The Language Perfectionist: Ambiguities on the March

In my reading, I continue to spot ambiguously written sentences. Such errors can create miscues that confuse readers and force them to pause, backtrack, and reread in an effort to understand what is really meant. Consider these examples:

  • “I stand behind no one in my enthusiasm and dedication to improving our society and especially our health care.”

Ordinarily, the phrase “stand behind” means support or advocate. But the writer’s meaning is “I’m second to no one….”

  • “That photograph… is sitting on the bookshelf in my living room in an absurdly elegant silver picture frame, a gift from Tiffany’s.”

I momentarily wondered how you get Tiffany to give you gifts! Evidently, however, an unspecified person bought the frame for the writer at that venerable emporium.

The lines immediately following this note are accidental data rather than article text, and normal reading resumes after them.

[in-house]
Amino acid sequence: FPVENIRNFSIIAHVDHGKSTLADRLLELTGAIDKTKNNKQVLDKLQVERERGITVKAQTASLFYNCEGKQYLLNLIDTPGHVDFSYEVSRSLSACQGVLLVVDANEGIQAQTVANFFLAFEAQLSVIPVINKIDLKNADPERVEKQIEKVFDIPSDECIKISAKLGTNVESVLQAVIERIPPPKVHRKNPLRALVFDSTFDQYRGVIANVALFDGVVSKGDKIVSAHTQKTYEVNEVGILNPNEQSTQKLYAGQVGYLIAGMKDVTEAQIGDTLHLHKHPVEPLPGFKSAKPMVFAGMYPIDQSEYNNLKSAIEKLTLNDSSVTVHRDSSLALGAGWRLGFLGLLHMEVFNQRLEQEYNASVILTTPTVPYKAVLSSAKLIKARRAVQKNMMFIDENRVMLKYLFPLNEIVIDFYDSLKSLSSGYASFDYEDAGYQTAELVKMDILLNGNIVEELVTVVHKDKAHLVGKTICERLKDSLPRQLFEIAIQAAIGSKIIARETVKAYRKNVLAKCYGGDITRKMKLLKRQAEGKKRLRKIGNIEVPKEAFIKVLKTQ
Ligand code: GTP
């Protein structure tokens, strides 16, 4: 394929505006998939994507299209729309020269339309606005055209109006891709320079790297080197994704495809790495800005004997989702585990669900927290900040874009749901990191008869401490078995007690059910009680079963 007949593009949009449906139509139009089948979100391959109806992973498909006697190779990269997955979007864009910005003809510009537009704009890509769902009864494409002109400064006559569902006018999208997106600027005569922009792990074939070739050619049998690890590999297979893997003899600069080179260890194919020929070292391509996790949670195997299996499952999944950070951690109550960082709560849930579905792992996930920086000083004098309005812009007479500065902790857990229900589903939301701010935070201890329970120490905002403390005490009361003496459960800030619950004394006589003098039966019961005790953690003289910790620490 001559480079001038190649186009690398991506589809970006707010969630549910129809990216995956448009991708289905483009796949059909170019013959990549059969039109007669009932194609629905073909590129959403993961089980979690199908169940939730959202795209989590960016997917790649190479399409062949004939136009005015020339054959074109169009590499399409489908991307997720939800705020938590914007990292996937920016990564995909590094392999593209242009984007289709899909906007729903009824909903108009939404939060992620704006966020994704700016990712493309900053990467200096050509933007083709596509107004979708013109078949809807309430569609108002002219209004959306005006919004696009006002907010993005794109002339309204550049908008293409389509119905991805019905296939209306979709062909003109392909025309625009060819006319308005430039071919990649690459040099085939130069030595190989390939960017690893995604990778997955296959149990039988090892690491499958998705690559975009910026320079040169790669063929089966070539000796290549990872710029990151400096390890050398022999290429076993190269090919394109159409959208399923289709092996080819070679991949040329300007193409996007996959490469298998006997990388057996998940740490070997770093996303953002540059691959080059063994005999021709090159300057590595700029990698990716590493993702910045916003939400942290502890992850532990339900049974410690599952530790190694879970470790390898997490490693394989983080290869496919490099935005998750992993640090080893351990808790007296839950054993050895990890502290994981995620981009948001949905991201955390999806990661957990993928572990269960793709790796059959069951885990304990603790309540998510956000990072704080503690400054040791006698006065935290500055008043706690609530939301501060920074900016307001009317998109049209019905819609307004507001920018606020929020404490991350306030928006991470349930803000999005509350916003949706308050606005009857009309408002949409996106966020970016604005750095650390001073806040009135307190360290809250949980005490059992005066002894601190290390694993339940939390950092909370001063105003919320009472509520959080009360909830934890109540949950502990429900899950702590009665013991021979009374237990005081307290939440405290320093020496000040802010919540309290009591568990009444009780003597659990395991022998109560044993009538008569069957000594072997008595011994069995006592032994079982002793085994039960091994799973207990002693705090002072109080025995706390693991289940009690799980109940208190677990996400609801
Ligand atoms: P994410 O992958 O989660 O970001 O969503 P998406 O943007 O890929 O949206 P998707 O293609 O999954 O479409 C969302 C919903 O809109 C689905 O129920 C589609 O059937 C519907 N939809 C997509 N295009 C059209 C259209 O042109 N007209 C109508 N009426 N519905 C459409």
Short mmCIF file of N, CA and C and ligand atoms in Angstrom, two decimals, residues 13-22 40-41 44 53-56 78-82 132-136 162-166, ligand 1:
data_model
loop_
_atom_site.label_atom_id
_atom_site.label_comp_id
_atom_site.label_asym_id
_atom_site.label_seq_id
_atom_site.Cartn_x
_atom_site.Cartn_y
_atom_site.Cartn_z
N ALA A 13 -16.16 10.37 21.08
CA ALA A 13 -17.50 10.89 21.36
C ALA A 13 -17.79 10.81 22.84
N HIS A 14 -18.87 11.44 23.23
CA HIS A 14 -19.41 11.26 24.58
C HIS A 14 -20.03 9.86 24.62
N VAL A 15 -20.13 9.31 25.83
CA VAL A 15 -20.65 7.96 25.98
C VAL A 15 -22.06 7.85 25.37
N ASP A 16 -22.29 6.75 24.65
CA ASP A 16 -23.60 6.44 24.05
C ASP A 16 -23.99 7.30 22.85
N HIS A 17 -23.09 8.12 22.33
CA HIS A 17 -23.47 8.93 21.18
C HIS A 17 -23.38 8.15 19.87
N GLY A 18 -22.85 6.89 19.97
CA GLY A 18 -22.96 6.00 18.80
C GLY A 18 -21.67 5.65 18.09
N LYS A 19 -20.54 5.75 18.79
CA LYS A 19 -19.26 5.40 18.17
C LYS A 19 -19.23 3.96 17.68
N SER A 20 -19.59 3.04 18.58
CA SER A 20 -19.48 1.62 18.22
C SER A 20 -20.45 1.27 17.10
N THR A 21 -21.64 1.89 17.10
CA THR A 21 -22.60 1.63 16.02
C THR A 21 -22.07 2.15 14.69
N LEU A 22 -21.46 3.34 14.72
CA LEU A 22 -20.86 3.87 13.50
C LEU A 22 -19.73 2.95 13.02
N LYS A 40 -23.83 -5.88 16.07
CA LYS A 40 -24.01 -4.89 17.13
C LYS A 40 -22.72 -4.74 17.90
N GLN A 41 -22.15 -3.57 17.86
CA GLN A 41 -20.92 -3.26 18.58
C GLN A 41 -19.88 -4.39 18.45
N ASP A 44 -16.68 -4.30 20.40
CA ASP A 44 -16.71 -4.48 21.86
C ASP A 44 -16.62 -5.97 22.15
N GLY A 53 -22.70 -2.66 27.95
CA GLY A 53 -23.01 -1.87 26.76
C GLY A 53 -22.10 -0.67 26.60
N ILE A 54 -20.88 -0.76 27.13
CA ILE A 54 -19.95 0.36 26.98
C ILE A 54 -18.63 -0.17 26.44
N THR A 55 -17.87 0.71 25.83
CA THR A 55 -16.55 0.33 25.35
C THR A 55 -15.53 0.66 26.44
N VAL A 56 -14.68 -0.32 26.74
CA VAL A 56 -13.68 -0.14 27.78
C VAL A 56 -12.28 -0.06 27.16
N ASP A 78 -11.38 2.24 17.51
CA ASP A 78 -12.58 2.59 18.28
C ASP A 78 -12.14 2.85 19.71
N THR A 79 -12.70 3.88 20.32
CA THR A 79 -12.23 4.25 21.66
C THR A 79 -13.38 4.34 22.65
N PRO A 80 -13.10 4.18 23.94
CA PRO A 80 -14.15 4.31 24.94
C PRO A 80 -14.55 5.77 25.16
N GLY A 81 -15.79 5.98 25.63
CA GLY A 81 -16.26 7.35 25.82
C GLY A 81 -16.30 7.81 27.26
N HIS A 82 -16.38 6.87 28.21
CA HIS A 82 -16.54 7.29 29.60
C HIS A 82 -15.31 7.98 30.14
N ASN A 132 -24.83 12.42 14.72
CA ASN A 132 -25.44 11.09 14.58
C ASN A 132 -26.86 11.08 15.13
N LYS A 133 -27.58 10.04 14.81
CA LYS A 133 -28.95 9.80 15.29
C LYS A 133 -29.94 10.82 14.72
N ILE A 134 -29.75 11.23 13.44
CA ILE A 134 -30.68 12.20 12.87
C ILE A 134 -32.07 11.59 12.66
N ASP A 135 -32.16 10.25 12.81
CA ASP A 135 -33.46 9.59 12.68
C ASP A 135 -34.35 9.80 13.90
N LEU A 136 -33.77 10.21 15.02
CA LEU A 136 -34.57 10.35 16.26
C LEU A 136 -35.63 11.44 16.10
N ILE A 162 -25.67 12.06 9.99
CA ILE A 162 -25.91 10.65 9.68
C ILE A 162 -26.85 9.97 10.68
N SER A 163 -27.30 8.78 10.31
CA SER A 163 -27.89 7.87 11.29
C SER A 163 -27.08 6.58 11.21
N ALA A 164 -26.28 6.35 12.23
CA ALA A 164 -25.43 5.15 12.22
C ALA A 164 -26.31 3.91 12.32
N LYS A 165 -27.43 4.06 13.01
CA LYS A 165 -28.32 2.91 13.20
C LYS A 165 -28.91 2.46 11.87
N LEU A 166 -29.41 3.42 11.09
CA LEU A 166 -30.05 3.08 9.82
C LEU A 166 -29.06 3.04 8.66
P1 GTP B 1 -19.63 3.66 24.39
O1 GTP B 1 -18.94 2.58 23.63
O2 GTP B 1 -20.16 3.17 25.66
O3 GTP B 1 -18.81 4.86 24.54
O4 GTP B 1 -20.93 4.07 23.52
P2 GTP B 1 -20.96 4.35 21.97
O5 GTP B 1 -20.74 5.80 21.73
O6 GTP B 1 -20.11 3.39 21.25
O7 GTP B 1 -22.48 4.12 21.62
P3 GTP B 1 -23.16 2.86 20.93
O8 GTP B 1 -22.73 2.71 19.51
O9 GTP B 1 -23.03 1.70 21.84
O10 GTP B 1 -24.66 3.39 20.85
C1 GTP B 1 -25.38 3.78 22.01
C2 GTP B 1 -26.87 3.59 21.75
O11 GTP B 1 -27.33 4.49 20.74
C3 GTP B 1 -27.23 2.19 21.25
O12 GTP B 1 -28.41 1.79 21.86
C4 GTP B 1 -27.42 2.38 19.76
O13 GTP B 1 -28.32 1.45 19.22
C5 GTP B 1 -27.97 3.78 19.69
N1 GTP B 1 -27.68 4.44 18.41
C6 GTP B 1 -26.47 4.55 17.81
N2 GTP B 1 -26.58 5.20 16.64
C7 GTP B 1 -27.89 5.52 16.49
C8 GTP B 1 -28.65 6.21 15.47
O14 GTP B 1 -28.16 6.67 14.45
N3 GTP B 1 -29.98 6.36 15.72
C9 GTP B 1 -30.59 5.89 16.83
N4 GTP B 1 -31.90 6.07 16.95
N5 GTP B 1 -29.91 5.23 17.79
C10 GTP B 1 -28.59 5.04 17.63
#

• “After decades of economic reform, many big state-owned companies [in China] face real competition and are expected to operate profitably.”

The meaning here is that the Chinese government now demands profitability from these companies. But the sentence could be construed as a financial or investment forecast.

  • “Poll: Men more accepting of gays than women.”

Most likely, it’s not that men approve of gays more than they approve of women. Better phrasing: “Poll: Men are more accepting of gays than women are.”

[Ed Note: For more than three decades, Don Hauptman was an award-winning independent direct-response copywriter and creative consultant. He is author of The Versatile Freelancer, an e-book that shows writers and other creative professionals how to diversify their careers into speaking, consulting, training, and critiquing.]